- Benefits of early diagnosis of Alzheimer’s disease (paraphrased from the Alzheimer’s Association’s 2011 report “Alzheimer’s Disease Facts and Figures”):
- The cognitive decline may be caused by
something treatable, such as depression
or a vitamin B12 deficiency, and early
diagnosis prevents further decline;
- It’s important to discuss the diagnosis with family
members and begin the search for appropriate
- Such a discussion reduces anxiety by naming the
- Medication and other approaches may be used to
- Early diagnosis gives people the option of joining
- It allows more awareness of how some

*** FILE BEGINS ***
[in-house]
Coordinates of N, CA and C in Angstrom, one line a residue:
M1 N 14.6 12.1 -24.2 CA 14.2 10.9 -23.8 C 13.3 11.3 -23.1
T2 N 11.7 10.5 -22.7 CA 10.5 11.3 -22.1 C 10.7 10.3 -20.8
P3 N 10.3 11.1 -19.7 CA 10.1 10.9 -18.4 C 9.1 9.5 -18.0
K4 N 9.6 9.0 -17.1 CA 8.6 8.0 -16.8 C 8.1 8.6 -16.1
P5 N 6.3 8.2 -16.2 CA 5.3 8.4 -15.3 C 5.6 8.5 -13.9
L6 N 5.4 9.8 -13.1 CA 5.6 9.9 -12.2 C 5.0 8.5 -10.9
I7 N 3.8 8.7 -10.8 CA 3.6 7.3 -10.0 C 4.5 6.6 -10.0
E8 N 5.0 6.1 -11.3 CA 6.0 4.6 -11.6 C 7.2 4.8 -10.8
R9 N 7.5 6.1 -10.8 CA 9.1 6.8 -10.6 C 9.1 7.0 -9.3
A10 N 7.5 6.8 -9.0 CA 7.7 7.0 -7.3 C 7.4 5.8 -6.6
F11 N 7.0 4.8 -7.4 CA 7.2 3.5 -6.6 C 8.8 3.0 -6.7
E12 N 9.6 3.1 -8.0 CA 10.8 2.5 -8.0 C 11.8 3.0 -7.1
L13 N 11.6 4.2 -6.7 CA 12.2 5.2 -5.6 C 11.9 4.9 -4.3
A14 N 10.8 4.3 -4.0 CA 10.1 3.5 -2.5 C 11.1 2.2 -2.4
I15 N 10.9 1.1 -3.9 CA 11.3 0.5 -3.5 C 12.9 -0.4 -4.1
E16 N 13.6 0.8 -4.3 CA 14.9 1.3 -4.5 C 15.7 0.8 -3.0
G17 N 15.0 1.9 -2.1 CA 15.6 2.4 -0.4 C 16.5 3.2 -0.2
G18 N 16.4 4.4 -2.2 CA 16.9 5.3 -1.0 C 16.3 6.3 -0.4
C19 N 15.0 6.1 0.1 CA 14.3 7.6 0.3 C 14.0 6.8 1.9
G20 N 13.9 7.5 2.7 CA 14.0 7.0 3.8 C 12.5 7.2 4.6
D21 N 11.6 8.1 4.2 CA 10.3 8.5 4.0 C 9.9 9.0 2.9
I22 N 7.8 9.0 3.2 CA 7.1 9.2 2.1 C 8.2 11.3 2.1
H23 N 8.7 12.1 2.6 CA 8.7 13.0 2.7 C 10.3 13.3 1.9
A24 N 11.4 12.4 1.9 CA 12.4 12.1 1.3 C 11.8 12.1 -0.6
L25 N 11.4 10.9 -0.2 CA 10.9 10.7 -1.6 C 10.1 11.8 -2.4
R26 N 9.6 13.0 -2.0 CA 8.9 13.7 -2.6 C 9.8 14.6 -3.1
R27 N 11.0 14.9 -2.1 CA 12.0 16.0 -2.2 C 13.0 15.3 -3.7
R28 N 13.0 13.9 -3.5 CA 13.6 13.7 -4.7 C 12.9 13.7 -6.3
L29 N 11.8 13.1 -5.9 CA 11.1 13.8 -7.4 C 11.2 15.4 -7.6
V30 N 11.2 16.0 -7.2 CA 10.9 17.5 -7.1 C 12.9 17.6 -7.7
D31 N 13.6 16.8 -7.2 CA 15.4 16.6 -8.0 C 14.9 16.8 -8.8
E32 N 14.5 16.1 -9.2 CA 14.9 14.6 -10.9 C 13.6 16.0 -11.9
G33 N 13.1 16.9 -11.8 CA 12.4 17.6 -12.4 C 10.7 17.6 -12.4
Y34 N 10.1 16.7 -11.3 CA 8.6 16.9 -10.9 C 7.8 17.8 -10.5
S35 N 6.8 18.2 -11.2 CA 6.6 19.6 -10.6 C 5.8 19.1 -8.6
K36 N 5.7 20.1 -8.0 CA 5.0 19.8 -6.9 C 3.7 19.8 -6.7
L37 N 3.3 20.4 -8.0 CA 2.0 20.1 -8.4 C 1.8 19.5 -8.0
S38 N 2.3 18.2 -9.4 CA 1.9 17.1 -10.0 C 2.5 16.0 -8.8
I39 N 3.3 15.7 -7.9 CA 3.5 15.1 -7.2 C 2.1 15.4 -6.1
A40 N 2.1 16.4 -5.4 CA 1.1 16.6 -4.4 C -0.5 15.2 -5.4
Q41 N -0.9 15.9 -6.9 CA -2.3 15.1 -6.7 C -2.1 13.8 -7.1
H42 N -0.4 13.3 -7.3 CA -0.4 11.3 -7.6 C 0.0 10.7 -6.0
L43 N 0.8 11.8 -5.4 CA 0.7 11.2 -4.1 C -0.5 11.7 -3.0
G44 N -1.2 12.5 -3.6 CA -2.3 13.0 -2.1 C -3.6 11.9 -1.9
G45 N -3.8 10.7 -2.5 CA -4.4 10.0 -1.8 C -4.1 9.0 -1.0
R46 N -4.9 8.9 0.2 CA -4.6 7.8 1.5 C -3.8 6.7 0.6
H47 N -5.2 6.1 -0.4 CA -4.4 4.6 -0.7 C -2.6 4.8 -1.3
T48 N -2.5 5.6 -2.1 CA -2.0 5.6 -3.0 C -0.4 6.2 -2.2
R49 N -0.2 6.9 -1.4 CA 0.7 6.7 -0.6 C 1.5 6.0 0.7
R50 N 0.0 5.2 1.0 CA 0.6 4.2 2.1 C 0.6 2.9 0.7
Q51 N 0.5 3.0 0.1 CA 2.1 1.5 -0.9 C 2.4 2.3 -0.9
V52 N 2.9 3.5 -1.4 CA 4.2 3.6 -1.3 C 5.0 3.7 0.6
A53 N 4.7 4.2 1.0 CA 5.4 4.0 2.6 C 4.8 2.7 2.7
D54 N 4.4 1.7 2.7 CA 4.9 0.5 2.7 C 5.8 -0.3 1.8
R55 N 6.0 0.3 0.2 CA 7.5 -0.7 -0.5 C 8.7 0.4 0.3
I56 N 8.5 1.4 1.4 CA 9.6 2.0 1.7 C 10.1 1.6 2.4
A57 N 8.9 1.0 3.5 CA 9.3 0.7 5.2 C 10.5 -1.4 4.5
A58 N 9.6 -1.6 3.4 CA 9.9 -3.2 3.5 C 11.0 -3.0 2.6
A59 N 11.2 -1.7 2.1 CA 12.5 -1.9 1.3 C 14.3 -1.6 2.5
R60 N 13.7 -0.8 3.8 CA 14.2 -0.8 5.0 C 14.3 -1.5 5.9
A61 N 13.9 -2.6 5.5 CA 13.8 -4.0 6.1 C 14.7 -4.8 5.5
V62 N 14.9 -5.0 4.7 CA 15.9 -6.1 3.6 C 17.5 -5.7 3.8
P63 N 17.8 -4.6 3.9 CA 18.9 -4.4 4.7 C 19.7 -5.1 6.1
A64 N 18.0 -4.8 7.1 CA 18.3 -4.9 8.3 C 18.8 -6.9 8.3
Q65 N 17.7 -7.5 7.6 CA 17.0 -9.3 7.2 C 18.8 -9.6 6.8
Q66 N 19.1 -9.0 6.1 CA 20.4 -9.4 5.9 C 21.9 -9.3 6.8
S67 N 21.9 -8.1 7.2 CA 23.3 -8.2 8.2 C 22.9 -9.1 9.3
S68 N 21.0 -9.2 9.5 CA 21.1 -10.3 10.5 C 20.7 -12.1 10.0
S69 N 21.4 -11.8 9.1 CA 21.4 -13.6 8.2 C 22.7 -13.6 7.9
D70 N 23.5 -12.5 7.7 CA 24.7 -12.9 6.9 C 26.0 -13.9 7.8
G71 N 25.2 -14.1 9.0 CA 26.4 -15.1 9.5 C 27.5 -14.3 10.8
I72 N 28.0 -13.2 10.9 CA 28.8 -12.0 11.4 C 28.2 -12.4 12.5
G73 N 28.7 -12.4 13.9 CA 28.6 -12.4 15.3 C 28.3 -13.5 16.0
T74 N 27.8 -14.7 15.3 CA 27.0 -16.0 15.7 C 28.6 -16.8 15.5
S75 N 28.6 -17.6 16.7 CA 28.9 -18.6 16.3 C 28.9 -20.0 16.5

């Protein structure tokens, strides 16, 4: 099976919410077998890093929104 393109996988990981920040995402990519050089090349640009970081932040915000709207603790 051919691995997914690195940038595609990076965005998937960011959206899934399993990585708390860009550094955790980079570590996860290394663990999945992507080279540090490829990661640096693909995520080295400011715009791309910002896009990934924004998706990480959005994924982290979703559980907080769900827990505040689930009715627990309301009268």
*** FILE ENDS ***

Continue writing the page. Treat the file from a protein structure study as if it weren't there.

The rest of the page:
combinations of medications make
- It alerts doctors and family members to the
possibility that the person may need assistance
with daily tasks such as cooking and managing
- It may reduce falls and other accidents because
caregivers are more aware of the dangers;
- It allows an awareness of financial problems
such as the person giving money to scams; and
- It allows the person with dementia and their
family members to plan for the future.
- In 2011, the federal government allotted $450 million for Alzheimer’s research through the National Institutes of Health, compared to over $3 billion for HIV/AIDS, over $4 billion for heart and cardiovascular disease, and nearly $6 billion for cancer. In February 2012 the Obama administration announced an increase in the federal budget for Alzheimer’s research of $130 million, bringing the total to $580 million.
- Sixty-four percent of people aged 65 or older in nursing homes have Alzheimer’s disease or another dementia